Wednesday, August 18, 2004

wall street

watched this one in glimpses for the first time a while back. watched it more comprehensively about a week ago.

let's see. what did it win. michael douglas as gecko got himself a best actor oscar. which is fair enough, you fancy. he's very good in this film, kickstarting a career-full of similar performances - the angsty but oddly charismatic middle-aged men of films such as 'the game', 'basic instinct' & 'traffic'.

but he's far & away the highlight of the movie. it's a film full of faults. douglas is good, no doubt, but he's on an olivier-like level compared to his co-stars. charlie sheen is lukewarm & absolutely freezing from scene to scene. he does the slick-haired young go-getter thing nicely early on in the film, but degenerates badly as his character is challenged by the hidden non-niceties of the street. here in wall street, cast primarily i suspect for the charlie/martin curiosity factor, charlie had a chance to assume a mantle tom cruise would eventually master for the next decade - that of the first-choice actor for young-turbulent-but-talented-professional roles. he had the preferred black hair & everything.

but cruise, while not brilliant, does the intensity thing so much better. after inadvertently discovering that gecko plans to rip his dad's company to shreds, charlie stumbles from the board of director's meeting & onto 'the street', where stone frames him slightly from below, sighing heavily & leaning against a tree. 'oh look', one is tempted to say, 'charlie is leaning against a tree. that's nice'. such is the 'drama' of the moment.

similarly about two minutes later, sheen (now drunk & doing an appallingly crap drunk at that) & his love-interest, darryl hannah, come to verbal blows over the virtues of the money-game. it's easily the worst scene in the film, & surely one of the worst scenes in stone's ouevre. it's also one of the only times sheen & hannah are on camera alone together - something we should be thankful for. throughout the film hannah delivers one of the worst performances i've ever seen (she arrives in the film interestingly enough, as a sharply-spoken interior designer), but is dreadful when trying to counter sheen's equally shit drunken outbursts against gecko. storming out of their apartment ("you walk out that door, i'm changin the locks!" screams sheen convincingly), hannah ends up seeing herself in a disjointed hallway mirror shortly afterwards. cue the imagistic cliches oliver! ugh!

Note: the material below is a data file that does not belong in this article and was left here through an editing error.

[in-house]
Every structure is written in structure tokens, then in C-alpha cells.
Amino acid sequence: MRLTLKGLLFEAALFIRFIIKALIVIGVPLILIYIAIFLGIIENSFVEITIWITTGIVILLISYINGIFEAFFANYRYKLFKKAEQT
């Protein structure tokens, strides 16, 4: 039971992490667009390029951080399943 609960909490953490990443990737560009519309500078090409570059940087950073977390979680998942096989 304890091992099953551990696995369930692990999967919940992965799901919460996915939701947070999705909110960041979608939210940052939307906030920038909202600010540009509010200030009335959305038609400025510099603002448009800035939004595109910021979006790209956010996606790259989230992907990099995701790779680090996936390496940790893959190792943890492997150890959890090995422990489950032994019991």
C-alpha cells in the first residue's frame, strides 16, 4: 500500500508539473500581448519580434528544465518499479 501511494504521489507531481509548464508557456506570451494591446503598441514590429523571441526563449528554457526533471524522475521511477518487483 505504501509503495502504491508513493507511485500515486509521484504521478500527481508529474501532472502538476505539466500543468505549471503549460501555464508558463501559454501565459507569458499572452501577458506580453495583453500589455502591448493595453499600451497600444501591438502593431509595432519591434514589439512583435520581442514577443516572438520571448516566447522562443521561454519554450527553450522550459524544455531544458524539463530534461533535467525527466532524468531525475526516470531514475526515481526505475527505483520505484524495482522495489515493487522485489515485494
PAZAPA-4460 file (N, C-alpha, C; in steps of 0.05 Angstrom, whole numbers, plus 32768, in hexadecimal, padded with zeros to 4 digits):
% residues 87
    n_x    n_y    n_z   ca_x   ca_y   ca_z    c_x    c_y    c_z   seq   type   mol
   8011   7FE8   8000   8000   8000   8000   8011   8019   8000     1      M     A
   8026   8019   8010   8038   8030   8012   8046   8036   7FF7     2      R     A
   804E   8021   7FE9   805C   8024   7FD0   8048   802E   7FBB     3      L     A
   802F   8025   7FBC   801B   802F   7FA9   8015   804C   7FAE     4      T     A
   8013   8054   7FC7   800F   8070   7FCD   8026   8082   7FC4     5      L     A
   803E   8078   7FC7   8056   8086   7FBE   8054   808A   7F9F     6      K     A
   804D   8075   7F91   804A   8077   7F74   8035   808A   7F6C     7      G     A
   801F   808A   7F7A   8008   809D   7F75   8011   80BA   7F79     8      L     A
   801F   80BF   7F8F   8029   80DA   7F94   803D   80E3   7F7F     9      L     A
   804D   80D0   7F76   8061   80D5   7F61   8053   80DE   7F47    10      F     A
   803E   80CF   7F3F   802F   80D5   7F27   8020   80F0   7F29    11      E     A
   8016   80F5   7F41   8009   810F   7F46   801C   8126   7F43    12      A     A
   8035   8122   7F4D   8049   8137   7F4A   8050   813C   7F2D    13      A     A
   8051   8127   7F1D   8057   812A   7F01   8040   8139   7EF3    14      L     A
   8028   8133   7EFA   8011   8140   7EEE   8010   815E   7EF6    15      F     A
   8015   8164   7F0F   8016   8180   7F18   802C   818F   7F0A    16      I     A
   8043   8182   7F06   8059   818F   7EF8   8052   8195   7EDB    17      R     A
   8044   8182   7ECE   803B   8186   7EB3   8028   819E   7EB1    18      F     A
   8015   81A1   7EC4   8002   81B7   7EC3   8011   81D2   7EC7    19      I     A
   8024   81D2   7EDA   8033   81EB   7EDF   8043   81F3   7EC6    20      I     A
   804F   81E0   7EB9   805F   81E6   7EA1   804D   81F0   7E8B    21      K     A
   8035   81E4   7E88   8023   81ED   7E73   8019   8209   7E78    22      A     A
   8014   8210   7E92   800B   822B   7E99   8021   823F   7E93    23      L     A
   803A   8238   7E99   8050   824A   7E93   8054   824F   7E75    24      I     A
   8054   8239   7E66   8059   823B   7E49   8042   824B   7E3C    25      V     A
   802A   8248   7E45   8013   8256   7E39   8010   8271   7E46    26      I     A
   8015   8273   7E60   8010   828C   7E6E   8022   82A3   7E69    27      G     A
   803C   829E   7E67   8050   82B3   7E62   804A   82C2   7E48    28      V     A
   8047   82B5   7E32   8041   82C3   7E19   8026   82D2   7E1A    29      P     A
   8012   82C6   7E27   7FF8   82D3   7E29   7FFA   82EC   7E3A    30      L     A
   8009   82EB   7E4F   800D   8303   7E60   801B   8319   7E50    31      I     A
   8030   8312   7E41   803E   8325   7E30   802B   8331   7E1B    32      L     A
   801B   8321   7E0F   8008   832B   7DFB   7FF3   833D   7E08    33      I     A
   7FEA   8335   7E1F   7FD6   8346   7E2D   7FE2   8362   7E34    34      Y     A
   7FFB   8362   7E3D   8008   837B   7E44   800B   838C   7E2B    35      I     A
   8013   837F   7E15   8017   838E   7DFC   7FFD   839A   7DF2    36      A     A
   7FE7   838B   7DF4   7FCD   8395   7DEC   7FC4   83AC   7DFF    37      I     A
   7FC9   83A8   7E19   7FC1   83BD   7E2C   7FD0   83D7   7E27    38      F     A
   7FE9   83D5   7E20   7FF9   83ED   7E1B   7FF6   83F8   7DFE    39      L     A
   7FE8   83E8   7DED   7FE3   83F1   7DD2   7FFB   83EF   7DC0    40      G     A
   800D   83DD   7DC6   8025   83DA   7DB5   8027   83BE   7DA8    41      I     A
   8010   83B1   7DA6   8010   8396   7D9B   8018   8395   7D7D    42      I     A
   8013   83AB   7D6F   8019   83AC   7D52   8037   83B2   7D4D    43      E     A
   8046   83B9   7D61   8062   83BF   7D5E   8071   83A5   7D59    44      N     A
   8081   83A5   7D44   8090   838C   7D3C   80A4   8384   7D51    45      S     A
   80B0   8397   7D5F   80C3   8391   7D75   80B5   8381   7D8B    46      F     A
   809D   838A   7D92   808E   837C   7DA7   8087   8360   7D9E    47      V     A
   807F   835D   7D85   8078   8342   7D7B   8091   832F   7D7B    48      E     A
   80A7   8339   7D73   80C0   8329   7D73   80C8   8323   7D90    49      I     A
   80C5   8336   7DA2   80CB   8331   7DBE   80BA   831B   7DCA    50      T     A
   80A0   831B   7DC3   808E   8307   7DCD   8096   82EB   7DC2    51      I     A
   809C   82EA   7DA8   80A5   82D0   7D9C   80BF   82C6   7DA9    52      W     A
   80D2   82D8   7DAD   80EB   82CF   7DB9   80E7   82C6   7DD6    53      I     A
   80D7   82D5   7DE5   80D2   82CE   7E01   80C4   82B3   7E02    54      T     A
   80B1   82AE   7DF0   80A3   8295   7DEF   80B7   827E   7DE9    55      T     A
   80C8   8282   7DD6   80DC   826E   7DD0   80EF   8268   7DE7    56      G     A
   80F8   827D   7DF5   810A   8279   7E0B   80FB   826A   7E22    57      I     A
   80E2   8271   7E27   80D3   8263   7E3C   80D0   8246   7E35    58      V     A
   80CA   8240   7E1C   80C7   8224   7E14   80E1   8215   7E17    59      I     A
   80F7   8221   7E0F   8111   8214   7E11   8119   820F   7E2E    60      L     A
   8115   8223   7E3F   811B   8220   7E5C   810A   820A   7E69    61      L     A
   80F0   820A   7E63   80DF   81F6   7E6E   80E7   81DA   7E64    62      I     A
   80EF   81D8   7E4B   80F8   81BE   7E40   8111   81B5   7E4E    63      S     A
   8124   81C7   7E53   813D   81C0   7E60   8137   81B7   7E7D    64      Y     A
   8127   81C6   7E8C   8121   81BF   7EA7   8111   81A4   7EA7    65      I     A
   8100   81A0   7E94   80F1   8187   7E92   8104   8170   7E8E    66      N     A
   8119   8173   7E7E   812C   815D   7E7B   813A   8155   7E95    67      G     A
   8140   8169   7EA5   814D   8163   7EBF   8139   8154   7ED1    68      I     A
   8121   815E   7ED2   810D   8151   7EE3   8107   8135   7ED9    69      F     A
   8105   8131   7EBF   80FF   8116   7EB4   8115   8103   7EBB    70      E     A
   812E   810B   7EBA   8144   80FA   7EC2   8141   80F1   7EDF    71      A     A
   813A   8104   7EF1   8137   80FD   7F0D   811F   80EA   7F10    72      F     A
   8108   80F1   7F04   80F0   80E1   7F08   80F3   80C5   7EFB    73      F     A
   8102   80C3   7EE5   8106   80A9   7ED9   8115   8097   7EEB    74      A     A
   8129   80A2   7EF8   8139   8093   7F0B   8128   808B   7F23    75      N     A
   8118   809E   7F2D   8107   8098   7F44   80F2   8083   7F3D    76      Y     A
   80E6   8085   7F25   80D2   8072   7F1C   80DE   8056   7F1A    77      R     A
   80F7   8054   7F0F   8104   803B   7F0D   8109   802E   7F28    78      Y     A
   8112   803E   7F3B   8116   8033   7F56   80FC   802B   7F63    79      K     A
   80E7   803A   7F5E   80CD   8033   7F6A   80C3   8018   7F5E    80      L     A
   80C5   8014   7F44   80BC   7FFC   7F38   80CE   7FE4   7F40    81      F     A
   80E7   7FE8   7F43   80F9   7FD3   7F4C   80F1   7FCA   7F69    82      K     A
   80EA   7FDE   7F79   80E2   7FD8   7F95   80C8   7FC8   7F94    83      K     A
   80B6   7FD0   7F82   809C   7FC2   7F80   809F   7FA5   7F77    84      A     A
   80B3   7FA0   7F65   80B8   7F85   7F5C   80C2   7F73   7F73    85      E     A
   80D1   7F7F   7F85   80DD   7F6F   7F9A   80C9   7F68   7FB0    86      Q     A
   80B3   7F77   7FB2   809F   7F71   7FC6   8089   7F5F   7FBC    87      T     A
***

& in part that's one of the main problems with the film. it's full of weak cinematographic conceits which seem so contrived when you realise this is a conventional rags-to-riches-to-rags melodrama overlaid with stone's own anti-capitalist didacticisms. heated exchange between sheen & douglas - ohh, cut to shot from gecko's perspective, looking 'out' at sheen from a limousine or pristine office, thus suggesting the true underlying gulf between gecko's & fox's (sheen's) world. the character-study stuff just doesn't stack up beside the monolithic presence of the film's true capitalist anti-hero - gecko. he is the film. the shareholder's meeting 'greed is good' speech - best scene in the film, no doubt. stone, framing douglas electioneering among the shareholders from the perspective of the overpaid vice-presidents on the stage, encapsulates nicely the sense that these stock-giants like to think of themselves as people's people. gecko is a convincing capitalist politician. the characters around him? just devices. ways of driving the surrounding tale. even terence stamp, such an accomplished actor, wavers in his portrayal of gecko's rival capitalist monster. he has this weird english/australian way of talking (strangely interspersing 'mate' a lot in his arguments with gecko), & ends up coming across as a philanthropic good-guy by the end of the film. an odd character.

kudos to stone, tho, for his handling of the film's more dramatic sequences. it takes technical talent to make the stockmarket exciting, talent to make the frenzied buying & selling of 'Bluestar Airlines' (late in the film) seem intense. & i love the vision of the buyers/sellers on the floor of the exchange itself. stone really gets us in amongst them at times. truly dramatic.

probably worth watching for the 'good solid yarn' factor.


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